South Florida Couple Says "Dream Home" Deal Went Bad When Owner Couldn't Deliver Title

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    NEWSLETTERS

    Experts say the foreclosure crisis in South Florida far from over. They say there are still some good prices, but there are also plenty of land mines that can turn a good deal bad. Williard Shepard reports on how one couple's search for a "dream home" took a wrong turn. (Published Wednesday, Mar 12, 2014)

    Christine Rickard and Francisco Reyes saw a home they thought would be perfect for them and their young daughter.

    “We found our dream home. We got a contract on our dream home and now it’s over two years later and we still don’t own the house,” Rickard said.

    The South Florida couple thought they were getting the perfect home at a bargain thanks to the continuing foreclosure crisis. Instead they claim they walked into a real estate nightmare. Experts say the foreclosure crisis in South Florida far from over. They say there are still some good prices, but there are also plenty of land mines that can turn a good deal bad.

    Rickard said the home near Coral Gables caught their eye in early 2012.

    “We saw the for sale sign. I’m seven months pregnant. We’re so excited,” she recalled. “This is exactly what we’ve always wanted. It’s perfect. Now I’ve obviously had the baby now. She’s going to be two and we still can’t close on the house.”

    But these days Rickard and Reyes, who is also a U.S. Marine officer, joke their little girl will be in college by the time their family owns the house they love. The family says they tried to close the deal, but the owner couldn’t deliver the title – the legal ownership of the property. Now the couple is battling with the owner of the property.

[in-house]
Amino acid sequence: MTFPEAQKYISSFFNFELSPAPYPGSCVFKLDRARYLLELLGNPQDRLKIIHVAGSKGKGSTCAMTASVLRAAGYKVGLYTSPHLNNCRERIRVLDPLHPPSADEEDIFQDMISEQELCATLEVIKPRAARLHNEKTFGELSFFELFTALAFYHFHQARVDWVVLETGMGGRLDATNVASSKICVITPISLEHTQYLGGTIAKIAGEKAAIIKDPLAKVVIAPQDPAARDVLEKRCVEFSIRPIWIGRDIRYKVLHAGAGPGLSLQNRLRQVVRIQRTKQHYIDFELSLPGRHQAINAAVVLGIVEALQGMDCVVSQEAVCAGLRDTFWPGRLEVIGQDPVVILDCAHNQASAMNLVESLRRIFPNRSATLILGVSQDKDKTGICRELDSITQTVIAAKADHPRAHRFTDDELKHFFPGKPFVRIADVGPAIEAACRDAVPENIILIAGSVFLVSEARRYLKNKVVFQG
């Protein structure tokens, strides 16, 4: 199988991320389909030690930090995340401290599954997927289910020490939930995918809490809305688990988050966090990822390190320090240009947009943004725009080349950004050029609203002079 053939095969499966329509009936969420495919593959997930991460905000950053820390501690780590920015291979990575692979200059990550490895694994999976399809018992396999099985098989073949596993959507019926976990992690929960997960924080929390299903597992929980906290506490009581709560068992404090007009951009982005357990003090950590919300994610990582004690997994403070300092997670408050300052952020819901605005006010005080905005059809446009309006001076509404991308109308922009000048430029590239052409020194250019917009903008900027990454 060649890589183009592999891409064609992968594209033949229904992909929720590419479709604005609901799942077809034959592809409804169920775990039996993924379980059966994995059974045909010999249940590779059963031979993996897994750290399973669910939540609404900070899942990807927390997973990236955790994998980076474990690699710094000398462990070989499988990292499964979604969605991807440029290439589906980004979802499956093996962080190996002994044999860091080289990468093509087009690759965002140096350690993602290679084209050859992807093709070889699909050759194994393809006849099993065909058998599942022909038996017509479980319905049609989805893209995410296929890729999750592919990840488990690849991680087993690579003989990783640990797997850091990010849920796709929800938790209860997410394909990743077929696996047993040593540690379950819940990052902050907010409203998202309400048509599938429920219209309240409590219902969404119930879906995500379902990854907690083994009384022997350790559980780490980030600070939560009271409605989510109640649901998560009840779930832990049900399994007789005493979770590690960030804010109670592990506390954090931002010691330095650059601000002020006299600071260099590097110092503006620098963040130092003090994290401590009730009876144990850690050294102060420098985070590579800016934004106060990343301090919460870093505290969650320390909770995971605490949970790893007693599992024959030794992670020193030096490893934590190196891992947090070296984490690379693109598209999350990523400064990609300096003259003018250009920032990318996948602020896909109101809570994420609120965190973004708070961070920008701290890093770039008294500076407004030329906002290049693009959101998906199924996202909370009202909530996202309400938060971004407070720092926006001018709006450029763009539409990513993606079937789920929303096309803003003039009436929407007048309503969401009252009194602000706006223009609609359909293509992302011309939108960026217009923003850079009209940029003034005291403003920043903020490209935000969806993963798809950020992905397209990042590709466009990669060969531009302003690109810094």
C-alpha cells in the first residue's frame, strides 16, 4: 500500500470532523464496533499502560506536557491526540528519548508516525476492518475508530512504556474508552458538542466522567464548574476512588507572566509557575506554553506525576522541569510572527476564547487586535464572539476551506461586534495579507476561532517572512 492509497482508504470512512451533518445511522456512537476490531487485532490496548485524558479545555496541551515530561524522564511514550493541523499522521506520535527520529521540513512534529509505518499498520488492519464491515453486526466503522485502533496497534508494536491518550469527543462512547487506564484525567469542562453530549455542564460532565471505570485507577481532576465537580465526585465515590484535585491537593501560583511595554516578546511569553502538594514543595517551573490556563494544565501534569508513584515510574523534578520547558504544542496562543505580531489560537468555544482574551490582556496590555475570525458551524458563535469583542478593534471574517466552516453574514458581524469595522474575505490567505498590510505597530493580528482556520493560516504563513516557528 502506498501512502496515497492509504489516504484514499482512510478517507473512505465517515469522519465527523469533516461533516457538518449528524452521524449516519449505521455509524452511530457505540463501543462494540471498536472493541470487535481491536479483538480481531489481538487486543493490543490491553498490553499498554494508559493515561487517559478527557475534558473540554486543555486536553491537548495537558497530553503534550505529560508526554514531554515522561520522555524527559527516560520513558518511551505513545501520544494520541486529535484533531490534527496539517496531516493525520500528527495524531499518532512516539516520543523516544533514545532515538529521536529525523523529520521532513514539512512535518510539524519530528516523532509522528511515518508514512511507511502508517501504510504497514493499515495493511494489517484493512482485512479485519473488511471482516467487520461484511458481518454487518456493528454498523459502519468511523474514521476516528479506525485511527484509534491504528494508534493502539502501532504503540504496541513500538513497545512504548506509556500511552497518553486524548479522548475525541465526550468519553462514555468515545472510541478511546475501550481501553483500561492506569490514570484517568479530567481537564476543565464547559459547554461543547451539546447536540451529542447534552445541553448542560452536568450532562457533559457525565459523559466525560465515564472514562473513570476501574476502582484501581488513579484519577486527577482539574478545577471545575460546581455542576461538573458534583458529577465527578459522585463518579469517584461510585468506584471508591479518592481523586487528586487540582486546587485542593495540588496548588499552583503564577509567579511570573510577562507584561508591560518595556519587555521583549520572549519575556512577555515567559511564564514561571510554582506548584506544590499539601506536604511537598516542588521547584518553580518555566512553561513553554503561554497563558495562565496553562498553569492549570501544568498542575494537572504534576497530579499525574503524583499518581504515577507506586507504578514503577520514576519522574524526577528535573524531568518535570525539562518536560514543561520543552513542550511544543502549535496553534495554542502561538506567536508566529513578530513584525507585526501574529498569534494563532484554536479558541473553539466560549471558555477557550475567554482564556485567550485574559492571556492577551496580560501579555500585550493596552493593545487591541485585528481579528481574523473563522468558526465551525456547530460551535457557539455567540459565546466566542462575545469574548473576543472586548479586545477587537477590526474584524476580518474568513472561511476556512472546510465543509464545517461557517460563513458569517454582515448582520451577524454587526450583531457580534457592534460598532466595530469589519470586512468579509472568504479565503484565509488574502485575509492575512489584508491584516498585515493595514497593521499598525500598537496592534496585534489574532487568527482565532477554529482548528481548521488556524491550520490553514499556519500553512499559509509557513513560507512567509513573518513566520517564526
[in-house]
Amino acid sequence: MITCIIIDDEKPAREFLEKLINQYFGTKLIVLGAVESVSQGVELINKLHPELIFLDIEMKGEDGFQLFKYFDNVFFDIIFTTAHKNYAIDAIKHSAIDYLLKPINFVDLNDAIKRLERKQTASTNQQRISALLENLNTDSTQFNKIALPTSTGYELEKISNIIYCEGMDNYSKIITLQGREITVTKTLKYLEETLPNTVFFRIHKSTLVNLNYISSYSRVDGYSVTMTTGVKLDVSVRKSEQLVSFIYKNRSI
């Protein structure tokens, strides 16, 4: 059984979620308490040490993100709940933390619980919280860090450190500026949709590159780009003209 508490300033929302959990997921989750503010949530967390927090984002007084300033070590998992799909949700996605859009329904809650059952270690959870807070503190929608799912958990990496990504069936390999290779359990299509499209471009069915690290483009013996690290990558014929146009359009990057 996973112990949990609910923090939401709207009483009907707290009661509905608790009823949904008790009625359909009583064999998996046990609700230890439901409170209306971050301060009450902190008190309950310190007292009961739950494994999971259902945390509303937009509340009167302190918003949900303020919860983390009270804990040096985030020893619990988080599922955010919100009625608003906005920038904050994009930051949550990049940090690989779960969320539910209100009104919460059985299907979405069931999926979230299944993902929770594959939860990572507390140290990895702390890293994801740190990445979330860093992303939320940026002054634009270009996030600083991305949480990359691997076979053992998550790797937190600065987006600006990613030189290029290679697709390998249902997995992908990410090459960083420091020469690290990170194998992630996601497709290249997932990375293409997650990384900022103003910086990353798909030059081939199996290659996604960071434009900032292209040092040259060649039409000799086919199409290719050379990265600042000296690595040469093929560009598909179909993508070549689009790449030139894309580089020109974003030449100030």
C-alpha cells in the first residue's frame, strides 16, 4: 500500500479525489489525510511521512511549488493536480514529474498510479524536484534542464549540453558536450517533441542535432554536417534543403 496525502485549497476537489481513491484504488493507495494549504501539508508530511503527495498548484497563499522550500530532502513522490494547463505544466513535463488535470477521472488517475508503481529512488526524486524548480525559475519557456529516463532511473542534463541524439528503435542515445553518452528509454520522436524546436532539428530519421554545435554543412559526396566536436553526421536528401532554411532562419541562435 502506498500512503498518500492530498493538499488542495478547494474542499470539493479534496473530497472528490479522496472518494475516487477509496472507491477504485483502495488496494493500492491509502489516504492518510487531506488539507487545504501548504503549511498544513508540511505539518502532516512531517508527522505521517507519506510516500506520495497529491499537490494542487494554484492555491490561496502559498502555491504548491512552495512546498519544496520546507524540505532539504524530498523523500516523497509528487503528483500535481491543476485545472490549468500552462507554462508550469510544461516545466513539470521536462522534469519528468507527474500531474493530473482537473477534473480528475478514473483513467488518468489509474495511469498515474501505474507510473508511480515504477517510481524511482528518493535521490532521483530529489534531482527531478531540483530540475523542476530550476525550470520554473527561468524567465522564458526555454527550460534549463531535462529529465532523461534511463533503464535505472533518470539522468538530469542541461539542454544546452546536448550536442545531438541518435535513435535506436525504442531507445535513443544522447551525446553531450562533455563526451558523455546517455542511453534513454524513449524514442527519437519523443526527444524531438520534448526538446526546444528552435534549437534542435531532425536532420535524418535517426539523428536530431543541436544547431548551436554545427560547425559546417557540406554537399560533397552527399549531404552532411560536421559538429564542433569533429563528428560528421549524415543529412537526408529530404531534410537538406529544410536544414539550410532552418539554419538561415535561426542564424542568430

The family says the owner – a company called Foreclosed Assets Sales and Transfer Partnership, or FASTP – signed a contract to sell them the house two years ago for $405,000, but is now trying to back out.

    Rickard claimed, ”They want to sell for more money to someone else.”

    County records show there were code violations at the property before Rickard and Reyes ever got involved. Rickard said work was also done without permits, including a room that was added by a previous owner.

    “This is very frustrating,” Rickard said.

    The owner of FASTP, who is suing the couple, calls them “kooky” in legal filings. The owner also accused them of slowing down work when Capt. Reyes sent a warning concerning surveyors, writing that they ”do NOT have my permission to enter the property …”

    Now, there’s yet another hurdle to clear the title – a $40,000 lien a construction company owner has slapped on the property because he says FASTP didn’t pay him.

    Real estate attorney Norman Powell told NBC 6 these kinds of situations are happening across South Florida.

    “It’s extremely common,“ he said.